Packaging is not an architecture or few words about Monolith

siy profile image Sergiy Yevtushenko Updated on ・1 min read

Every day appearing new articles promoting microservices and mentioning monolith applications as old fashioned, non-fancy, bad overall, etc.

All these articles silently ignoring one extremely simple, obvious but extremely inconvenient (for those who promotes microservices) fact: monolith is not an architecture.

Monolith is just application packaging option.

Architecture of packaged application can be any, from rusty "Spring Boot+JPA" to reactive clustered nanoservices. Even microservices can be packaged this way easily. Obviously, differences in architecture will result to differences in performance and scalability characteristic of the application. Comparing architecture to packaging option is like comparing sandwiches to lunch boxes.

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Sergiy Yevtushenko


Writing code for 30+ years and still enjoy it...


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That's a fresh take on the popular architecture comparison problem!

Could you propose a correct way of categorizing backend architectures?
As I come from a whole different world (iOS), that would certainly give me the insights first 20 google search results won't, as monolith vs microservices battle has already dominated the internet :)


Such a categorization requires a lot of thinking. And most likely will require a series of articles. No promises, but I'll try.


I love this, thank you for sharing!

Your post reminds me that a method call within a package, a method call between packages, and a rest call between services are functionally the same thing - it's just increasing the distance between them, and decreasing the reliability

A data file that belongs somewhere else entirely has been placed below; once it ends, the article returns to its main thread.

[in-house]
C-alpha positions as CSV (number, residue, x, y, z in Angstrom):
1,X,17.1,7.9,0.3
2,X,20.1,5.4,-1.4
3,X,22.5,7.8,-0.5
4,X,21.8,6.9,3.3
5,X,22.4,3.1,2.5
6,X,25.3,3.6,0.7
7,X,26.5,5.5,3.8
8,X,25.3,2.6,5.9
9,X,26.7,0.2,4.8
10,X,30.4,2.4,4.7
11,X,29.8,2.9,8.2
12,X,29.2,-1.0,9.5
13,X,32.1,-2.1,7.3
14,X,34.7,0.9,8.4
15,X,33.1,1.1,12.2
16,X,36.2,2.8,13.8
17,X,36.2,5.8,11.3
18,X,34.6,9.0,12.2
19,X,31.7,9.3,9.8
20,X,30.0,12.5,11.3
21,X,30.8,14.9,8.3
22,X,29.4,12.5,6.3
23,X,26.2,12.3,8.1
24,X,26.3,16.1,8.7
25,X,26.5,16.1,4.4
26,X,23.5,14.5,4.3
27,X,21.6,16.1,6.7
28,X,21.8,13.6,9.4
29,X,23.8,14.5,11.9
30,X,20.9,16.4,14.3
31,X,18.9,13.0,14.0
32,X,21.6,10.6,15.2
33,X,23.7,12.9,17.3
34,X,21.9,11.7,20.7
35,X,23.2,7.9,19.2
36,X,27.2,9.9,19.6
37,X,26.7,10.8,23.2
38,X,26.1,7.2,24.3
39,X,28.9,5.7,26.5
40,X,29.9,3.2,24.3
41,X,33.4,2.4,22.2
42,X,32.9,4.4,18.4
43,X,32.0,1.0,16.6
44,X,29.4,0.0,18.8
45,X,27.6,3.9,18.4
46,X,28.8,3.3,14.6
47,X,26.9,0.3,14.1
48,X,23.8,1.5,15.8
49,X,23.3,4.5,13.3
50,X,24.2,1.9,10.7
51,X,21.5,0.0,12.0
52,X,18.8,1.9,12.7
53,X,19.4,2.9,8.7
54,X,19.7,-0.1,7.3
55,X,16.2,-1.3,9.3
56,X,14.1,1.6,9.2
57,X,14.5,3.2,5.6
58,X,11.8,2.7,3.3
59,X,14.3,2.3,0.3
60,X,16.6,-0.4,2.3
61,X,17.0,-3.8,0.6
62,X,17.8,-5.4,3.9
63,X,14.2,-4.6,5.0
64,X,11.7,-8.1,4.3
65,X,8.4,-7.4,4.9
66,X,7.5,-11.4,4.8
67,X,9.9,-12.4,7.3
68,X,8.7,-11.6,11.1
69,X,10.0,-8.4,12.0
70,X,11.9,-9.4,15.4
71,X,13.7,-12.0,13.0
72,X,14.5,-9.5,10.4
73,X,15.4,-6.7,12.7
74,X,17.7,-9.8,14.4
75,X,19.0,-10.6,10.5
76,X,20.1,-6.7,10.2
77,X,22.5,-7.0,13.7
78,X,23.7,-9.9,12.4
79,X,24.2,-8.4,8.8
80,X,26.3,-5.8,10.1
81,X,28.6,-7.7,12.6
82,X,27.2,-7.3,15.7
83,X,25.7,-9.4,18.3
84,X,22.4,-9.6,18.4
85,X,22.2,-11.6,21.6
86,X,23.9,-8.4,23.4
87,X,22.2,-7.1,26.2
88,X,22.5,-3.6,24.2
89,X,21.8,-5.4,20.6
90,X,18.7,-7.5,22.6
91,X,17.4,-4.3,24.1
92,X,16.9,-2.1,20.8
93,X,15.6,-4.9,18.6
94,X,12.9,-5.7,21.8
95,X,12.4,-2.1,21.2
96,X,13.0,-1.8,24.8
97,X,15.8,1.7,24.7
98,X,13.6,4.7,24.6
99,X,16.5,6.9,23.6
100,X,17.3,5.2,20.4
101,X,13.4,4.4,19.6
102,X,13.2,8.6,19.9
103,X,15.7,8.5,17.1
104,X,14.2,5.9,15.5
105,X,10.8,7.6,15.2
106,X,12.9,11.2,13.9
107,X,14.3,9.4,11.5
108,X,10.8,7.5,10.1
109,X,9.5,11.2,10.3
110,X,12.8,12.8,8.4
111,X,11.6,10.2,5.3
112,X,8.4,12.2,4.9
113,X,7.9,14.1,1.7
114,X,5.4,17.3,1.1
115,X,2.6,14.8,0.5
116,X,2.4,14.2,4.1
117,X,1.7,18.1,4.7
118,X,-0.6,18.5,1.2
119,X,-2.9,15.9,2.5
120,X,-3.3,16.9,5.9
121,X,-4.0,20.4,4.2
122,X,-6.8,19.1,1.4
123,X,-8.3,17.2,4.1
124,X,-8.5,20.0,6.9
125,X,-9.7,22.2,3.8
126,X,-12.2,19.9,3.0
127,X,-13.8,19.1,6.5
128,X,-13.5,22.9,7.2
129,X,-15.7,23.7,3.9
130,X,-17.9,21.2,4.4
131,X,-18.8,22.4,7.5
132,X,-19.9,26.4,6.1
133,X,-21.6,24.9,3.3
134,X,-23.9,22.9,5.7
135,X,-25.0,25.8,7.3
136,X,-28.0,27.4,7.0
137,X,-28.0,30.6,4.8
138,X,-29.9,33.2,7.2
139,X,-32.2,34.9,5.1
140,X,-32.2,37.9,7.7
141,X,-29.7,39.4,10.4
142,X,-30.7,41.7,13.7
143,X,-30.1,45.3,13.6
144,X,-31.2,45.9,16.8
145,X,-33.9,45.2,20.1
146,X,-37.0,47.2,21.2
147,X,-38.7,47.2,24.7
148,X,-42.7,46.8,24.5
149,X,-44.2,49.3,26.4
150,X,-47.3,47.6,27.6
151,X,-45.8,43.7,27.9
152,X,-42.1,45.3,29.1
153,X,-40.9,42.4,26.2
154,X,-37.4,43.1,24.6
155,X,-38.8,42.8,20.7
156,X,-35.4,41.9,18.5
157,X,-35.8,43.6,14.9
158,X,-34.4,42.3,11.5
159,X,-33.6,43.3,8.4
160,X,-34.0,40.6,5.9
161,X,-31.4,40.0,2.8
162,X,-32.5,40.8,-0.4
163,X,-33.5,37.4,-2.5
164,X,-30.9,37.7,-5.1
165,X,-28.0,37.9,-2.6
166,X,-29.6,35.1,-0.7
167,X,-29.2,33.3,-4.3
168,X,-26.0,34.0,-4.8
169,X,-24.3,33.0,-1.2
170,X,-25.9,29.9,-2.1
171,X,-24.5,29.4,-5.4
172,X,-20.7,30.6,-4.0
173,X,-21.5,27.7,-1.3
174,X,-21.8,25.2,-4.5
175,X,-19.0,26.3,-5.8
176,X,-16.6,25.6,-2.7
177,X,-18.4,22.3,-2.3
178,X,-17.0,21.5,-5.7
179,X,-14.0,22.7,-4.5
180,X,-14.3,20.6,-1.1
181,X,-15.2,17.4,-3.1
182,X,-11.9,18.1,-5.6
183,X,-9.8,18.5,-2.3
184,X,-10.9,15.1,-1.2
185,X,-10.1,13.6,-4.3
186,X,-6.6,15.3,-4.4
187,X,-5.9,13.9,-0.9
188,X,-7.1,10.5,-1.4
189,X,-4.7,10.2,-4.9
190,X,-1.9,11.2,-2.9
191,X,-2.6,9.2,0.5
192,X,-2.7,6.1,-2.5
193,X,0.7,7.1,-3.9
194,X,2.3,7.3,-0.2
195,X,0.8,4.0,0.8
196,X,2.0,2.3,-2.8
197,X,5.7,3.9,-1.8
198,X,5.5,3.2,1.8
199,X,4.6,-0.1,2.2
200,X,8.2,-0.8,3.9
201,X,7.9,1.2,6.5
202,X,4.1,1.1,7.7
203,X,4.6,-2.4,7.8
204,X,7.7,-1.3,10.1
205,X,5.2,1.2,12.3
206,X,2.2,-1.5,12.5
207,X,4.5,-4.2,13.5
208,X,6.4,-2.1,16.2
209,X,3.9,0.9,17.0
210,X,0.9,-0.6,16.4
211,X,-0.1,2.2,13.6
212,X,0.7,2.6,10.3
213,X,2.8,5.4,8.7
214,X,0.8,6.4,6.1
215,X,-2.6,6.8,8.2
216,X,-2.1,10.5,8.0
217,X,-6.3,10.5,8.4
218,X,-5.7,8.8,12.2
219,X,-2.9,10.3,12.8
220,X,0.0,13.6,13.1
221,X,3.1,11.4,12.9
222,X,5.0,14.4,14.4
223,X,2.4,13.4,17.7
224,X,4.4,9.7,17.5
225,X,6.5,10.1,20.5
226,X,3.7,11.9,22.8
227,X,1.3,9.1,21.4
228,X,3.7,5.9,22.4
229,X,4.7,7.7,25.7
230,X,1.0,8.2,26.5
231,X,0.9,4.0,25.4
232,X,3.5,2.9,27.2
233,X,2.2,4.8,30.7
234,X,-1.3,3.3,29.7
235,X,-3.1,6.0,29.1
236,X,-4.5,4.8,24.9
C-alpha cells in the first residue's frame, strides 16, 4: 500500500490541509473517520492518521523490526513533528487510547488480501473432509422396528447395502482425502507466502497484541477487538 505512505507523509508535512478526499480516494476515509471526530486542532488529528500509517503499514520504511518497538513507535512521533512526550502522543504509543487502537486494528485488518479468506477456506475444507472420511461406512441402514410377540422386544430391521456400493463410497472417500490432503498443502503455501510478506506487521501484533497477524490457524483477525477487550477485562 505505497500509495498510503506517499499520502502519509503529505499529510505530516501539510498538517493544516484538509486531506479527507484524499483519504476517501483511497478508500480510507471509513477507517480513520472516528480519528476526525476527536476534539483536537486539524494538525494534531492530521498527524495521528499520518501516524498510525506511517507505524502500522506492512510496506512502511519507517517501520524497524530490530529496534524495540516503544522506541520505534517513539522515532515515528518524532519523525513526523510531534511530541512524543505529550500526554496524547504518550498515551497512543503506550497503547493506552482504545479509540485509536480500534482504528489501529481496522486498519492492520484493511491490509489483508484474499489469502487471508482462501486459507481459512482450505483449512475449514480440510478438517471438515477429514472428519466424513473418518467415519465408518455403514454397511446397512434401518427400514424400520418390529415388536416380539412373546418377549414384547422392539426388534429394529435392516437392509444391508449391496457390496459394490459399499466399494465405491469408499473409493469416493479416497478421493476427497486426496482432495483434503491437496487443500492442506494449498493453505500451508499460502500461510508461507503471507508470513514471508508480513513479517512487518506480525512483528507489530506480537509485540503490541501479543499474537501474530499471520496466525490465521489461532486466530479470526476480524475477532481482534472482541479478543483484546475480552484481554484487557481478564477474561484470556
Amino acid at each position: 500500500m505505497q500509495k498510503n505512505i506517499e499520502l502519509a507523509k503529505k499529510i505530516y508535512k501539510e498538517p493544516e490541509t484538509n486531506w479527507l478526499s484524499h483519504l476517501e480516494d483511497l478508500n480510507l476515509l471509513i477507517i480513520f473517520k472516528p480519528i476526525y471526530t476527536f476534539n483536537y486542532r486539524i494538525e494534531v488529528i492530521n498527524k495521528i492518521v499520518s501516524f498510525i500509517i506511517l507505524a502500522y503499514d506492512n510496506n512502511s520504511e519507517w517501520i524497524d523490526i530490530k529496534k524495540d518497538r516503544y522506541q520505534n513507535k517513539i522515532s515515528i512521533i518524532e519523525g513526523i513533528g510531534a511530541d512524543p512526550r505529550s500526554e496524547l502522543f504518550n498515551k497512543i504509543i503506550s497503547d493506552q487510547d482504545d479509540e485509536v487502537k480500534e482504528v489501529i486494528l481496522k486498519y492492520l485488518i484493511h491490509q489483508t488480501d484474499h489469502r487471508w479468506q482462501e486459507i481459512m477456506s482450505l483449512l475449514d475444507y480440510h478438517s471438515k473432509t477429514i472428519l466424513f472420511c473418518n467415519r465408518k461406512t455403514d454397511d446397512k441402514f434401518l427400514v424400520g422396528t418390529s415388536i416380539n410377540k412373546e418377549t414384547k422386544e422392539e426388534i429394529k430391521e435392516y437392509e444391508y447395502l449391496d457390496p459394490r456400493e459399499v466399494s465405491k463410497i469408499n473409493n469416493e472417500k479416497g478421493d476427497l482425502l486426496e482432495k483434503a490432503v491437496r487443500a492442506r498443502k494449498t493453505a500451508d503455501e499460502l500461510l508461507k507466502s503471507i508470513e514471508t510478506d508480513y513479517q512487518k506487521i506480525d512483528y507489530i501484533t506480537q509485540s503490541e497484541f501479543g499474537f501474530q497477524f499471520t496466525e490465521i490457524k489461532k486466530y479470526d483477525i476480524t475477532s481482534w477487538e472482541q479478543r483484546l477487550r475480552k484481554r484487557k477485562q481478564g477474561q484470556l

I don't share your opinion. What is your definition of architecture - and what even is architecture for you?

Maybe there is a missunderstanding because there are different ways to view this concept.


Software Architecture

Software architecture refers to the fundamental structures of a software system and the discipline of creating such structures and systems. Each structure comprises software elements, relations among them, and properties of both elements and relations.

In other words, architecture is more about how information is processed and stored in the system, not how parts of system are packaged. On high level architectural diagrams packaging often even not mentioned as part of the architecture.

Of course, packaging has influence on the architecture, for example, cross-service transactions are big no-no for the microservices. Those limitations and specifics should be taken into account during design. But in general microservices usually is a traditional service-oriented architecture with added headache and limitations.

Just one example from real life: about 6 months ago I worked on the application which consisted of 2 microservices. After some small refactoring it was possible to package application as either monolith or as 2 independent microservices. The architecture of the whole system remained unchanged and internal differences between packaging localized in 2 (two) classes.


Ahh I think I understand you a bit more.
I also think there are different aspects and levels of an architecture.

A whole software has an architecture.
A single service has an architecture.
Packaging is part of an architecture but not the whole architecture itself.

When speaking of a monolith I think the whole software (not a single service) is meant. How the packaging is handled is somehow unrelated to this meaning (but is still part of the architecture). This is my opinion and I don't think that there is one right answer for this.

I still disagree. Packaging relationship to architecture is similar to relationship of technology stack - language/framework/platform/DB/cloud/etc. It has influence on architecture (for example, it might be necessary to add Circuit Breakers at some points), but architecture in general remains unchanged.